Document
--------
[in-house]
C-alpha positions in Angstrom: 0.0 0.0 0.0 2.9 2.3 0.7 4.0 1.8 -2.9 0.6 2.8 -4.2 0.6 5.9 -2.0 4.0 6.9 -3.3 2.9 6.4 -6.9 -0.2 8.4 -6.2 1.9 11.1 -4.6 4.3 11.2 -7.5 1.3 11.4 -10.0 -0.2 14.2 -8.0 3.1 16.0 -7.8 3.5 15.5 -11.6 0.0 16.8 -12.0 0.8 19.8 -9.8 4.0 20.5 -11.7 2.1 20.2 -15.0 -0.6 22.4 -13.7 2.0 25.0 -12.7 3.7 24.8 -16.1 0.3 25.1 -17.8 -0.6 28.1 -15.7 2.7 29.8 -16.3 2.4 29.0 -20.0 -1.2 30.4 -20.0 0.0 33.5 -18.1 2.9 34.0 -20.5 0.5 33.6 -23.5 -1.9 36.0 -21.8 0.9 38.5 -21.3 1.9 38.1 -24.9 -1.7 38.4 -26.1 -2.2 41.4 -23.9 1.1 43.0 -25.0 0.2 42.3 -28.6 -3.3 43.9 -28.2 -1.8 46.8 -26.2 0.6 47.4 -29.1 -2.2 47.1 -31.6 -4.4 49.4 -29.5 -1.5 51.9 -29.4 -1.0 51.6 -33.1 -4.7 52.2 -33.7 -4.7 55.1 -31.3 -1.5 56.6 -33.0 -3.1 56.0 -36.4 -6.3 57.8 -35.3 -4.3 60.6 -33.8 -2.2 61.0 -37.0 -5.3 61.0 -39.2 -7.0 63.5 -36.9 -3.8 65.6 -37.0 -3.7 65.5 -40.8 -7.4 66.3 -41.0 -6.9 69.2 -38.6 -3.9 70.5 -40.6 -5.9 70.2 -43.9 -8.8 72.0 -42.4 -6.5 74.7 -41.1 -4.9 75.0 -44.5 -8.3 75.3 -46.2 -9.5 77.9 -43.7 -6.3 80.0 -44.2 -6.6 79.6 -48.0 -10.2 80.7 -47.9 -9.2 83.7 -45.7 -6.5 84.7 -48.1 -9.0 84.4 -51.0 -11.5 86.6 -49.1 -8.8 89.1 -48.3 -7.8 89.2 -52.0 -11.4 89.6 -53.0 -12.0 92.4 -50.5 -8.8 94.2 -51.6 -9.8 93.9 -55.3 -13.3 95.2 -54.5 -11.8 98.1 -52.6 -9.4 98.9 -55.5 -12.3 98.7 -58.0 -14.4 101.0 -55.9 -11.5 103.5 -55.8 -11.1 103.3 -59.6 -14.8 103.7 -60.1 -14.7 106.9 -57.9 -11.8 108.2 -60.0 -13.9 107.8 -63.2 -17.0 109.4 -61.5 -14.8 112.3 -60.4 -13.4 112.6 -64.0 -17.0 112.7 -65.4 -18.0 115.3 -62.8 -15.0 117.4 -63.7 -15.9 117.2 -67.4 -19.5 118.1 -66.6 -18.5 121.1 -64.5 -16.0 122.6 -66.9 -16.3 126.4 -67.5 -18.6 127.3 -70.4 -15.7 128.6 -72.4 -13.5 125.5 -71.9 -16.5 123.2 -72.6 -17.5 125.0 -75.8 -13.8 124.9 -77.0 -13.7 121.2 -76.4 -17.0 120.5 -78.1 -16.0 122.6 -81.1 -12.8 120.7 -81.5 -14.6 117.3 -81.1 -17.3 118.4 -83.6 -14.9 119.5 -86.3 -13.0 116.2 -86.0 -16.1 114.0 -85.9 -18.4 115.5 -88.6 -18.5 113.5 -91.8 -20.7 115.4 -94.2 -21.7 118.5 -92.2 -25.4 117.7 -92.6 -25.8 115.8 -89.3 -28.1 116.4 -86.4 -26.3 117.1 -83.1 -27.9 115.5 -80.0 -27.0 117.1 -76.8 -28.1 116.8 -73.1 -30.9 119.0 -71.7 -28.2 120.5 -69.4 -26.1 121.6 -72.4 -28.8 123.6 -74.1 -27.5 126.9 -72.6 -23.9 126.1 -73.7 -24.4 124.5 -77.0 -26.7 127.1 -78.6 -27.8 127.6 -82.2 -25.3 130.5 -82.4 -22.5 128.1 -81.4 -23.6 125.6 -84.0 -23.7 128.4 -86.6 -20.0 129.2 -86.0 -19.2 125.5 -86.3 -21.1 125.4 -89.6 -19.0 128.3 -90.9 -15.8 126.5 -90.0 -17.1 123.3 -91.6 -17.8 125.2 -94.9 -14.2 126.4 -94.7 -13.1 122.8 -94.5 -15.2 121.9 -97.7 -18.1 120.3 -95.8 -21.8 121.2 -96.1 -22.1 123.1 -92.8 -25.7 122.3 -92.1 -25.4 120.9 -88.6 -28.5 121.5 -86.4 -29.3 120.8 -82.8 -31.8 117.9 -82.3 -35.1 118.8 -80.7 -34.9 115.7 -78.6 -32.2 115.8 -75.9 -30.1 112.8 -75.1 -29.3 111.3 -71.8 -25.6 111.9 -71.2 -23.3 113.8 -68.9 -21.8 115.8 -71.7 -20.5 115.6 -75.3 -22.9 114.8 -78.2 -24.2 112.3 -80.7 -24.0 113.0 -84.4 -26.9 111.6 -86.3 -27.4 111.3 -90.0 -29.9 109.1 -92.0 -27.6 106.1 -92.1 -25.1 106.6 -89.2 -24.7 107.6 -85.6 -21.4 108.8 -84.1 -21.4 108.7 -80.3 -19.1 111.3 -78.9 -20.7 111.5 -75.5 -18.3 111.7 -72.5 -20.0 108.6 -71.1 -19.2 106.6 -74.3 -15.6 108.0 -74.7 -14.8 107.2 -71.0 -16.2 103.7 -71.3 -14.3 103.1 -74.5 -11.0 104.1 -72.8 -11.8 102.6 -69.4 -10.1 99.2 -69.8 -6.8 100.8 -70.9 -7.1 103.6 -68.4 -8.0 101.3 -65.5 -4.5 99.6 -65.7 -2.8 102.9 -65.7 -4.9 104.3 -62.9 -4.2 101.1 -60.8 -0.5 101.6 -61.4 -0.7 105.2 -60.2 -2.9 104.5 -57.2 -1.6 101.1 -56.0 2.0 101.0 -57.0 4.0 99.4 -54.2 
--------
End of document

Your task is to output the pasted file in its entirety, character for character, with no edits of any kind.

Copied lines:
[in-house]
C-alpha positions in Angstrom: 0.0 0.0 0.0 2.9 2.3 0.7 4.0 1.8 -2.9 0.6 2.8 -4.2 0.6 5.9 -2.0 4.0 6.9 -3.3 2.9 6.4 -6.9 -0.2 8.4 -6.2 1.9 11.1 -4.6 4.3 11.2 -7.5 1.3 11.4 -10.0 -0.2 14.2 -8.0 3.1 16.0 -7.8 3.5 15.5 -11.6 0.0 16.8 -12.0 0.8 19.8 -9.8 4.0 20.5 -11.7 2.1 20.2 -15.0 -0.6 22.4 -13.7 2.0 25.0 -12.7 3.7 24.8 -16.1 0.3 25.1 -17.8 -0.6 28.1 -15.7 2.7 29.8 -16.3 2.4 29.0 -20.0 -1.2 30.4 -20.0 0.0 33.5 -18.1 2.9 34.0 -20.5 0.5 33.6 -23.5 -1.9 36.0 -21.8 0.9 38.5 -21.3 1.9 38.1 -24.9 -1.7 38.4 -26.1 -2.2 41.4 -23.9 1.1 43.0 -25.0 0.2 42.3 -28.6 -3.3 43.9 -28.2 -1.8 46.8 -26.2 0.6 47.4 -29.1 -2.2 47.1 -31.6 -4.4 49.4 -29.5 -1.5 51.9 -29.4 -1.0 51.6 -33.1 -4.7 52.2 -33.7 -4.7 55.1 -31.3 -1.5 56.6 -33.0 -3.1 56.0 -36.4 -6.3 57.8 -35.3 -4.3 60.6 -33.8 -2.2 61.0 -37.0 -5.3 61.0 -39.2 -7.0 63.5 -36.9 -3.8 65.6 -37.0 -3.7 65.5 -40.8 -7.4 66.3 -41.0 -6.9 69.2 -38.6 -3.9 70.5 -40.6 -5.9 70.2 -43.9 -8.8 72.0 -42.4 -6.5 74.7 -41.1 -4.9 75.0 -44.5 -8.3 75.3 -46.2 -9.5 77.9 -43.7 -6.3 80.0 -44.2 -6.6 79.6 -48.0 -10.2 80.7 -47.9 -9.2 83.7 -45.7 -6.5 84.7 -48.1 -9.0 84.4 -51.0 -11.5 86.6 -49.1 -8.8 89.1 -48.3 -7.8 89.2 -52.0 -11.4 89.6 -53.0 -12.0 92.4 -50.5 -8.8 94.2 -51.6 -9.8 93.9 -55.3 -13.3 95.2 -54.5 -11.8 98.1 -52.6 -9.4 98.9 -55.5 -12.3 98.7 -58.0 -14.4 101.0 -55.9 -11.5 103.5 -55.8 -11.1 103.3 -59.6 -14.8 103.7 -60.1 -14.7 106.9 -57.9 -11.8 108.2 -60.0 -13.9 107.8 -63.2 -17.0 109.4 -61.5 -14.8 112.3 -60.4 -13.4 112.6 -64.0 -17.0 112.7 -65.4 -18.0 115.3 -62.8 -15.0 117.4 -63.7 -15.9 117.2 -67.4 -19.5 118.1 -66.6 -18.5 121.1 -64.5 -16.0 122.6 -66.9 -16.3 126.4 -67.5 -18.6 127.3 -70.4 -15.7 128.6 -72.4 -13.5 125.5 -71.9 -16.5 123.2 -72.6 -17.5 125.0 -75.8 -13.8 124.9 -77.0 -13.7 121.2 -76.4 -17.0 120.5 -78.1 -16.0 122.6 -81.1 -12.8 120.7 -81.5 -14.6 117.3 -81.1 -17.3 118.4 -83.6 -14.9 119.5 -86.3 -13.0 116.2 -86.0 -16.1 114.0 -85.9 -18.4 115.5 -88.6 -18.5 113.5 -91.8 -20.7 115.4 -94.2 -21.7 118.5 -92.2 -25.4 117.7 -92.6 -25.8 115.8 -89.3 -28.1 116.4 -86.4 -26.3 117.1 -83.1 -27.9 115.5 -80.0 -27.0 117.1 -76.8 -28.1 116.8 -73.1 -30.9 119.0 -71.7 -28.2 120.5 -69.4 -26.1 121.6 -72.4 -28.8 123.6 -74.1 -27.5 126.9 -72.6 -23.9 126.1 -73.7 -24.4 124.5 -77.0 -26.7 127.1 -78.6 -27.8 127.6 -82.2 -25.3 130.5 -82.4 -22.5 128.1 -81.4 -23.6 125.6 -84.0 -23.7 128.4 -86.6 -20.0 129.2 -86.0 -19.2 125.5 -86.3 -21.1 125.4 -89.6 -19.0 128.3 -90.9 -15.8 126.5 -90.0 -17.1 123.3 -91.6 -17.8 125.2 -94.9 -14.2 126.4 -94.7 -13.1 122.8 -94.5 -15.2 121.9 -97.7 -18.1 120.3 -95.8 -21.8 121.2 -96.1 -22.1 123.1 -92.8 -25.7 122.3 -92.1 -25.4 120.9 -88.6 -28.5 121.5 -86.4 -29.3 120.8 -82.8 -31.8 117.9 -82.3 -35.1 118.8 -80.7 -34.9 115.7 -78.6 -32.2 115.8 -75.9 -30.1 112.8 -75.1 -29.3 111.3 -71.8 -25.6 111.9 -71.2 -23.3 113.8 -68.9 -21.8 115.8 -71.7 -20.5 115.6 -75.3 -22.9 114.8 -78.2 -24.2 112.3 -80.7 -24.0 113.0 -84.4 -26.9 111.6 -86.3 -27.4 111.3 -90.0 -29.9 109.1 -92.0 -27.6 106.1 -92.1 -25.1 106.6 -89.2 -24.7 107.6 -85.6 -21.4 108.8 -84.1 -21.4 108.7 -80.3 -19.1 111.3 -78.9 -20.7 111.5 -75.5 -18.3 111.7 -72.5 -20.0 108.6 -71.1 -19.2 106.6 -74.3 -15.6 108.0 -74.7 -14.8 107.2 -71.0 -16.2 103.7 -71.3 -14.3 103.1 -74.5 -11.0 104.1 -72.8 -11.8 102.6 -69.4 -10.1 99.2 -69.8 -6.8 100.8 -70.9 -7.1 103.6 -68.4 -8.0 101.3 -65.5 -4.5 99.6 -65.7 -2.8 102.9 -65.7 -4.9 104.3 -62.9 -4.2 101.1 -60.8 -0.5 101.6 -61.4 -0.7 105.2 -60.2 -2.9 104.5 -57.2 -1.6 101.1 -56.0 2.0 101.0 -57.0 4.0 99.4 -54.2 